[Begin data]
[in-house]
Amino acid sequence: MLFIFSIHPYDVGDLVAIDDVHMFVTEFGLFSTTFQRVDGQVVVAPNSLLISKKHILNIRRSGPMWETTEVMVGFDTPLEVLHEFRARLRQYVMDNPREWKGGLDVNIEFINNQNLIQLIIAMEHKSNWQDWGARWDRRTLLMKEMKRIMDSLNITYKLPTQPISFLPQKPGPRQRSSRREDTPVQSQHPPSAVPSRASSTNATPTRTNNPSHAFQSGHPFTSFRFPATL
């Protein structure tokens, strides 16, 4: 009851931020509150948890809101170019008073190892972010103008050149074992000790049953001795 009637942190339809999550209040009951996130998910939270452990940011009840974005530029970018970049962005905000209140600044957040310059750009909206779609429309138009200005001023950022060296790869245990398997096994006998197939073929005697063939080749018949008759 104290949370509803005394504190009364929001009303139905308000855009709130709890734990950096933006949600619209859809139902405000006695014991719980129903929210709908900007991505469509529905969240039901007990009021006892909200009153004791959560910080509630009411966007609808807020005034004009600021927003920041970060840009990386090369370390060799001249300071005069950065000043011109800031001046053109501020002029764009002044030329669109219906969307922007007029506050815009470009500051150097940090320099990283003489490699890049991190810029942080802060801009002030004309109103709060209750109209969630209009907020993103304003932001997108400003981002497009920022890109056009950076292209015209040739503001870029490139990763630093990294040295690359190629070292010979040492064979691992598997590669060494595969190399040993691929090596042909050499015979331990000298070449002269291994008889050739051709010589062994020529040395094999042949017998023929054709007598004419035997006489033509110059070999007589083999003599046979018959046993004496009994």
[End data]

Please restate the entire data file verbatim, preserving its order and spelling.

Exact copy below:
[in-house]
Amino acid sequence: MLFIFSIHPYDVGDLVAIDDVHMFVTEFGLFSTTFQRVDGQVVVAPNSLLISKKHILNIRRSGPMWETTEVMVGFDTPLEVLHEFRARLRQYVMDNPREWKGGLDVNIEFINNQNLIQLIIAMEHKSNWQDWGARWDRRTLLMKEMKRIMDSLNITYKLPTQPISFLPQKPGPRQRSSRREDTPVQSQHPPSAVPSRASSTNATPTRTNNPSHAFQSGHPFTSFRFPATL
């Protein structure tokens, strides 16, 4: 009851931020509150948890809101170019008073190892972010103008050149074992000790049953001795 009637942190339809999550209040009951996130998910939270452990940011009840974005530029970018970049962005905000209140600044957040310059750009909206779609429309138009200005001023950022060296790869245990398997096994006998197939073929005697063939080749018949008759 104290949370509803005394504190009364929001009303139905308000855009709130709890734990950096933006949600619209859809139902405000006695014991719980129903929210709908900007991505469509529905969240039901007990009021006892909200009153004791959560910080509630009411966007609808807020005034004009600021927003920041970060840009990386090369370390060799001249300071005069950065000043011109800031001046053109501020002029764009002044030329669109219906969307922007007029506050815009470009500051150097940090320099990283003489490699890049991190810029942080802060801009002030004309109103709060209750109209969630209009907020993103304003932001997108400003981002497009920022890109056009950076292209015209040739503001870029490139990763630093990294040295690359190629070292010979040492064979691992598997590669060494595969190399040993691929090596042909050499015979331990000298070449002269291994008889050739051709010589062994020529040395094999042949017998023929054709007598004419035997006489033509110059070999007589083999003599046979018959046993004496009994």